The cranes, the billowing dust, the high-rise skeletons towering over the new Downtown Miami were a harbinger of the fate of Miami’s “oldest bar”, the iconic Tobacco Road.  The quirky two-story 99-year-old building outlasted Prohibition, the Great Depression, World War I and II, major hurricanes and other upheavals, is going to be demolished.  It did not survive Brickell’s $1.05 billion development project, or the opportunity to be sold for $12.5 million when it needed major repairs and was slowing down in revenue.

It hosted its last party, served its last cocktail, and showcased its last local gig before it was permanently closed for business on October 26. Thousands gathered from Saturday night to the early hours of Sunday for its “Last Call” party, but for some, it was best described as a lively wake. The cause of the bar’s death: gentrification.

The Road has gone through a series of changes in its lifetime. It was constructed near the Miami River in 1915, a year after Dade County voted for its own local prohibition, and five years before the nation would do the same. Yet it oddly came with a 1912 liquor license, which rumor has it was lost by a mayor in a bet.

A bakery soon opened, and its second floor became a well-known speakeasy since the building was a place to obtain illegal alcohol at the time. In 1925, it was a place housewives sent Thanksgiving turkeys to be cooked for a dollar and a real estate office on the side. In 1926, a hurricane hit Miami and brought the Depression three years before the rest of the nation would feel it, and in the late 20s to early 30s, it was a gambling den and the rumored hideout of Al Capone.

Nineteen-thirty-eight was the first time it became a bar, known as “Southside”, the previous name of the Brickell area.  But the bar was bombed and placed under new ownership in 1942, and rechristened “Charlie’s Tobacco Road”, after a novel and popular 1930s Broadway play. The live music venue and gay bar was targeted by Miami Police and shut down.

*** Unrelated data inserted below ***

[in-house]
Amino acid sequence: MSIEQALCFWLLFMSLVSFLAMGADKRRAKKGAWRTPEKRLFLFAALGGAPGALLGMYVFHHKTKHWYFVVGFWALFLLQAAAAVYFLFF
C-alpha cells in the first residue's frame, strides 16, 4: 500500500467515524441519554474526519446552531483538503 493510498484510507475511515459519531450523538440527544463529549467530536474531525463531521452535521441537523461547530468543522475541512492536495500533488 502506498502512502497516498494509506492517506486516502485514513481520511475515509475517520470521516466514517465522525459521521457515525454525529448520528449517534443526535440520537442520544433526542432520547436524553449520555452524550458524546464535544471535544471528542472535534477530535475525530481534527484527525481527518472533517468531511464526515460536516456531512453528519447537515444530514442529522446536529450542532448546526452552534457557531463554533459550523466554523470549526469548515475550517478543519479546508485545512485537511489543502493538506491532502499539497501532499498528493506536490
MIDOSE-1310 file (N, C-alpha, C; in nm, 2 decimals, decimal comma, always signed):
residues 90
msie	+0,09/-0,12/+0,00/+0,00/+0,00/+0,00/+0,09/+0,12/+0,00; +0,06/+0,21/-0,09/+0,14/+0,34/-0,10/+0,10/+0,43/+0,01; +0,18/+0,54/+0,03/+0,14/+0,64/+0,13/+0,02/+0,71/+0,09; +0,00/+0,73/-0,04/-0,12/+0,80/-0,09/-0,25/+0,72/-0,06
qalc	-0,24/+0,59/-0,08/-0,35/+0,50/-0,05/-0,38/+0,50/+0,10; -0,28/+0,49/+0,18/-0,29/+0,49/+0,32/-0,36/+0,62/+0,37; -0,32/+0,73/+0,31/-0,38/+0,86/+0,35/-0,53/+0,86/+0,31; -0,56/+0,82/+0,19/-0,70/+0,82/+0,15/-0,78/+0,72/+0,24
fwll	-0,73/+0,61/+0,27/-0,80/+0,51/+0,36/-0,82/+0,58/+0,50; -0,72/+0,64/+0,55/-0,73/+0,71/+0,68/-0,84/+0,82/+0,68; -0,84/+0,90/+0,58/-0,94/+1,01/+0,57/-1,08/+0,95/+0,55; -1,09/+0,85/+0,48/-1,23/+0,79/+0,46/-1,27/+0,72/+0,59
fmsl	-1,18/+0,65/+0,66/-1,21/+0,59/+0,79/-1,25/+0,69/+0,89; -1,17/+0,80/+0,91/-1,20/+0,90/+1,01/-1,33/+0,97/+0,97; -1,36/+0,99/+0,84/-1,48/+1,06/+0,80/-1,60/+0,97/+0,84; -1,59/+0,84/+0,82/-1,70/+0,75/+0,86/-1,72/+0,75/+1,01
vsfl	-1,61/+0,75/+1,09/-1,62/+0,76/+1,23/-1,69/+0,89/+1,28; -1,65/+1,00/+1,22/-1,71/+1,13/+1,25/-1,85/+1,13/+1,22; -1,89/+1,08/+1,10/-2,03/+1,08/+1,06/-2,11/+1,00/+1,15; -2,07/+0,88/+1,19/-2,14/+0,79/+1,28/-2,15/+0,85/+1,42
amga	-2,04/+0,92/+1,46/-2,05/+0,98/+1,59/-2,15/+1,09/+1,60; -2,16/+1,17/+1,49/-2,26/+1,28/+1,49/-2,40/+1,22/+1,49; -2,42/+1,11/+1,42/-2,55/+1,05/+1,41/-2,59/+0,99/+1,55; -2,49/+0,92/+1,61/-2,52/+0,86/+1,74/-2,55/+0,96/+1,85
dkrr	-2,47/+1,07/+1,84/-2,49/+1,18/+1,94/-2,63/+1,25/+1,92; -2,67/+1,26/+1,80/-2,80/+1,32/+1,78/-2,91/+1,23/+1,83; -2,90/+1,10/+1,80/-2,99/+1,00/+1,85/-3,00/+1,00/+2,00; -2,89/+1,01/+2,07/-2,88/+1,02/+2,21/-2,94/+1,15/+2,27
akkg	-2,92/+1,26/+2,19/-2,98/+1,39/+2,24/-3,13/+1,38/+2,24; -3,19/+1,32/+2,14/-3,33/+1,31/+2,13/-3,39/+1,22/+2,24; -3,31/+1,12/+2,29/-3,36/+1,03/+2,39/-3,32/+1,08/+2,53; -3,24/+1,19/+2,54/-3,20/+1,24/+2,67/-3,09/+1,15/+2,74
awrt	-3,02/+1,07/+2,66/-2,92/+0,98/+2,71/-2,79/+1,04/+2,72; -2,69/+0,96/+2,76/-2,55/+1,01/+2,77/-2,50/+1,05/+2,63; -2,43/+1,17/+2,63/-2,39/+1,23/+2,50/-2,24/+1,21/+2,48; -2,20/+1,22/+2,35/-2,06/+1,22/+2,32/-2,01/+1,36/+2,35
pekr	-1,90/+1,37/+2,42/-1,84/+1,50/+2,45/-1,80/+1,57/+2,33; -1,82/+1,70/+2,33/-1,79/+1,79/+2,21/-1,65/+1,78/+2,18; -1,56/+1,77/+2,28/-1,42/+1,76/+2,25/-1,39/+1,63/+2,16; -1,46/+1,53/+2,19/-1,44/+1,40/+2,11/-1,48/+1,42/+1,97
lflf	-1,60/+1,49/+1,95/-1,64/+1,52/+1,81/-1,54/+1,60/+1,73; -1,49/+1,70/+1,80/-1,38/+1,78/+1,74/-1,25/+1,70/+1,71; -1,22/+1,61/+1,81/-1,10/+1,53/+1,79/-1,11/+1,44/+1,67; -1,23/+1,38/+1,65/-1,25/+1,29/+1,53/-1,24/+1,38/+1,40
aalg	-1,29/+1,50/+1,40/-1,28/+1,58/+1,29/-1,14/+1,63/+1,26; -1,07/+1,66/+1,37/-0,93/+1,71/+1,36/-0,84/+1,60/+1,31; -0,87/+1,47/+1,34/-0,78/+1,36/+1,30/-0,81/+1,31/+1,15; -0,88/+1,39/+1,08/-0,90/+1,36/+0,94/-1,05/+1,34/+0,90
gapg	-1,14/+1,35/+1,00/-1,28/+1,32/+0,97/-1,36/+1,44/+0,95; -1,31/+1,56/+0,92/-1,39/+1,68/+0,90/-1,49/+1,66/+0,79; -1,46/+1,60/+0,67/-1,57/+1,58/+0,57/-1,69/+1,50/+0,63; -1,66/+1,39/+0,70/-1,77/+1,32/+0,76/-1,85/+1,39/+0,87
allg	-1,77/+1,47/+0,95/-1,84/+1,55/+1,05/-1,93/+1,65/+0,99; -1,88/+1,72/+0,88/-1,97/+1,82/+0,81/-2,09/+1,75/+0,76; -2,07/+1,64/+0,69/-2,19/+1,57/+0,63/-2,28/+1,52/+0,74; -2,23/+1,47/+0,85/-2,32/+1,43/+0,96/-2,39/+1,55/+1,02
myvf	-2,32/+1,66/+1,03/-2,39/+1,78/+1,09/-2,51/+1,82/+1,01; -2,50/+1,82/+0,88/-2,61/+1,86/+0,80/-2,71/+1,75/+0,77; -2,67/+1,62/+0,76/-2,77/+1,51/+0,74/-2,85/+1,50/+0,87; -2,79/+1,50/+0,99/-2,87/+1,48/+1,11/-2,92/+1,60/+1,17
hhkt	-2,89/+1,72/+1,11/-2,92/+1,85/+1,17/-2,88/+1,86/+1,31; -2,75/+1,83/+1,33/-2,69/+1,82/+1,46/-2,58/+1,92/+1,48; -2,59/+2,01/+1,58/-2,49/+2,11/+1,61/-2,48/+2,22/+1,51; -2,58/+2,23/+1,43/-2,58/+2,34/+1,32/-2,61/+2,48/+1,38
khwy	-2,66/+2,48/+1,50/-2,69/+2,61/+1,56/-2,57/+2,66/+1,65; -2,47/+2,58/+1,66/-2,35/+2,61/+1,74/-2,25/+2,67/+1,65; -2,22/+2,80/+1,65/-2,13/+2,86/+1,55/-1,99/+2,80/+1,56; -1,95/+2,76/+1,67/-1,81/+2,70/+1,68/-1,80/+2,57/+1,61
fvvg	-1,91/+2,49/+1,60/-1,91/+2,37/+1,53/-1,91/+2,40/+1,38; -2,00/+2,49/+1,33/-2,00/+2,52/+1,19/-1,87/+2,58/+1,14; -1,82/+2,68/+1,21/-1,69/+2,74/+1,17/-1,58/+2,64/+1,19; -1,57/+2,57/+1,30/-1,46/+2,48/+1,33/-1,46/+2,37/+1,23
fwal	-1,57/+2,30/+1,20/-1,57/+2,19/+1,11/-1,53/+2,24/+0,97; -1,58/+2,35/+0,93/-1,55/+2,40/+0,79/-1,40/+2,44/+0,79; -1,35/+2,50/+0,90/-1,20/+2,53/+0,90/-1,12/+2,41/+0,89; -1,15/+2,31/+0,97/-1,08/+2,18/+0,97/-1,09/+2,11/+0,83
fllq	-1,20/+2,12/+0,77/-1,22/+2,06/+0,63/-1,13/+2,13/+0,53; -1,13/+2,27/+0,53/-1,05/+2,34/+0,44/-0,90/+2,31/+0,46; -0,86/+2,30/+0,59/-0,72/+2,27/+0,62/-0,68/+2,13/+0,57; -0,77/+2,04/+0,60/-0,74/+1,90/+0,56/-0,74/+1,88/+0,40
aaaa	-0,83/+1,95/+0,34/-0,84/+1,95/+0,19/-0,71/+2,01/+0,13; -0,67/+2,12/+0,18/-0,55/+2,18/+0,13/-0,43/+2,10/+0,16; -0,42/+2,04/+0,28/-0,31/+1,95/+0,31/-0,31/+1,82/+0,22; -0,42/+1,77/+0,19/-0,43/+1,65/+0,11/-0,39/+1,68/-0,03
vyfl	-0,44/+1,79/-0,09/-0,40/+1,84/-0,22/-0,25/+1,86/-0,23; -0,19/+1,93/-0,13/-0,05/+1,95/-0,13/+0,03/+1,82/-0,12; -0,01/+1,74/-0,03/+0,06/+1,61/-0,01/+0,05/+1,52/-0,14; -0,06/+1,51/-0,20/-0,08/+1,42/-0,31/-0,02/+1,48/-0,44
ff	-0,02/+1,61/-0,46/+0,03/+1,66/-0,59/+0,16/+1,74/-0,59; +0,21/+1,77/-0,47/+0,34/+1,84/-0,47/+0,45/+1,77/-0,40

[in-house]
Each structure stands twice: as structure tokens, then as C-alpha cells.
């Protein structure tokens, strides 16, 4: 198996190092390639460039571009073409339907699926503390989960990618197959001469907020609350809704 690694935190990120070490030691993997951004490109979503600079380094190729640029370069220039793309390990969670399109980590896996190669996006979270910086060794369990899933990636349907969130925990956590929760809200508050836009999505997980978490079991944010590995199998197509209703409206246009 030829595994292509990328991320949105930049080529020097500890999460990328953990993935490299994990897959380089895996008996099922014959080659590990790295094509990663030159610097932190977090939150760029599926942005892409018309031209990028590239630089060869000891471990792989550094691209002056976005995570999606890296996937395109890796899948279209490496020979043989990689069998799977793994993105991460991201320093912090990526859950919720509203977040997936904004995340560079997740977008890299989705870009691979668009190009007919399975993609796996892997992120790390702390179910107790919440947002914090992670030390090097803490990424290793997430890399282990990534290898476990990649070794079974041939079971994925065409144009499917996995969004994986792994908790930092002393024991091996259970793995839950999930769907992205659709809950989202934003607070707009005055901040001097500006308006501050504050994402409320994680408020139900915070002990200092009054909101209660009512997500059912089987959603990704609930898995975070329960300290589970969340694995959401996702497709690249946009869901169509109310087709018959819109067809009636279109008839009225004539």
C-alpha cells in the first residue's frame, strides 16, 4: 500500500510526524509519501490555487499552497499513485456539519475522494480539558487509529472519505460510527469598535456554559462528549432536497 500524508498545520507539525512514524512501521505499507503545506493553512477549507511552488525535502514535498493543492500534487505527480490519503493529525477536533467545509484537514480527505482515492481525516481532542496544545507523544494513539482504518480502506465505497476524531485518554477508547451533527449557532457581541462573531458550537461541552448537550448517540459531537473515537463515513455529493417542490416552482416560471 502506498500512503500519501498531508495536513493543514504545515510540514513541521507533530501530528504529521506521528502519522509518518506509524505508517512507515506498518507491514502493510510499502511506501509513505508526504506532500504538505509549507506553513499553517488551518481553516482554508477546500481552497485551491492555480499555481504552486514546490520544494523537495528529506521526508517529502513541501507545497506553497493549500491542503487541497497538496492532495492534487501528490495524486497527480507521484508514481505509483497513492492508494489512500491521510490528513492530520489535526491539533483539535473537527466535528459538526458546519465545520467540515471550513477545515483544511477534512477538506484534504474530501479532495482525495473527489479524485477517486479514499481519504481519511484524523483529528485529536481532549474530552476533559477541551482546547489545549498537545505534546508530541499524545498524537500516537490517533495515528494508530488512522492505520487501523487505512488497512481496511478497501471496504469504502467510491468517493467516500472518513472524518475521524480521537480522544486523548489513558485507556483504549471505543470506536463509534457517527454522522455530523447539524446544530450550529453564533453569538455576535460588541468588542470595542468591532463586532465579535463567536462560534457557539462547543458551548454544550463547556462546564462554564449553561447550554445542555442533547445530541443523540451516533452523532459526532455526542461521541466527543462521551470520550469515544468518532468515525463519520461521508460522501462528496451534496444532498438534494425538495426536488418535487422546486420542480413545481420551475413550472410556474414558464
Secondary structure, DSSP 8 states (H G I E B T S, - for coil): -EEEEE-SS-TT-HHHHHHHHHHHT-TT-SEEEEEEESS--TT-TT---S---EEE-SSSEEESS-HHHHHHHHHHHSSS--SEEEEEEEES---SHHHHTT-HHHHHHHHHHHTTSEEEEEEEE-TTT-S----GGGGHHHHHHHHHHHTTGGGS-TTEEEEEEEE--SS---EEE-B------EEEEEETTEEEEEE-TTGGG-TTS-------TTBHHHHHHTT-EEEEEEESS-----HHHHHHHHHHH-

In 1977, it was re-opened as “Tobacco Road”. In 1981 it became both a play house and jazz club. But business wasn’t good, and in 1982, it was given to a real-estate broker, current partner Michael Latterner, who, unable to sell the property, ended up buying it.  With the help of Patrick Gleber and Kevin Rusk, the trio made history.  Gleber never expected the bar to last as long as it did. “This place took my youth. I was 22 years old when I got this bar. Kevin and I. Kevin was 23.”

At the wake party, patrons were saying their final goodbyes to what had become a hub of music and casual food and fun. Like Danielle Mora, who said the Road was a fun spot filled with meaningful memories.  For Dona and Andrew McLachlan, who have been coming to the Road for 11 years, it wasn’t just about the decent priced drinks, the current band playing or the openness of the crowd, it was the magic of Tobacco Road. “It’s going to take a long time before you can bring 100 years of history into the new building,” said Andrew McLachlan. His wife, Dona, would have preferred for the building to be preserved: “They’re not going to leave anything behind, just concrete,” she lamented.  But Miami Mayor Tomás Regalado, another faithful patron, said it was too late because the property was already sold.

A teary eyed Gleber, was in the parking lot area listening to the comments and drinking a beer.  “Miami is Miami, and this is part of Miami. Be it good or be it bad, it’s who we are. We knock down stuff. Grow new stuff. Make new stuff. It’s okay,” he said as he leaned harder on a table, looking up and around him. “That’s the city I love.”

Tobacco Road, 626 S Miami Ave, Downtown Miami, 305-374-1198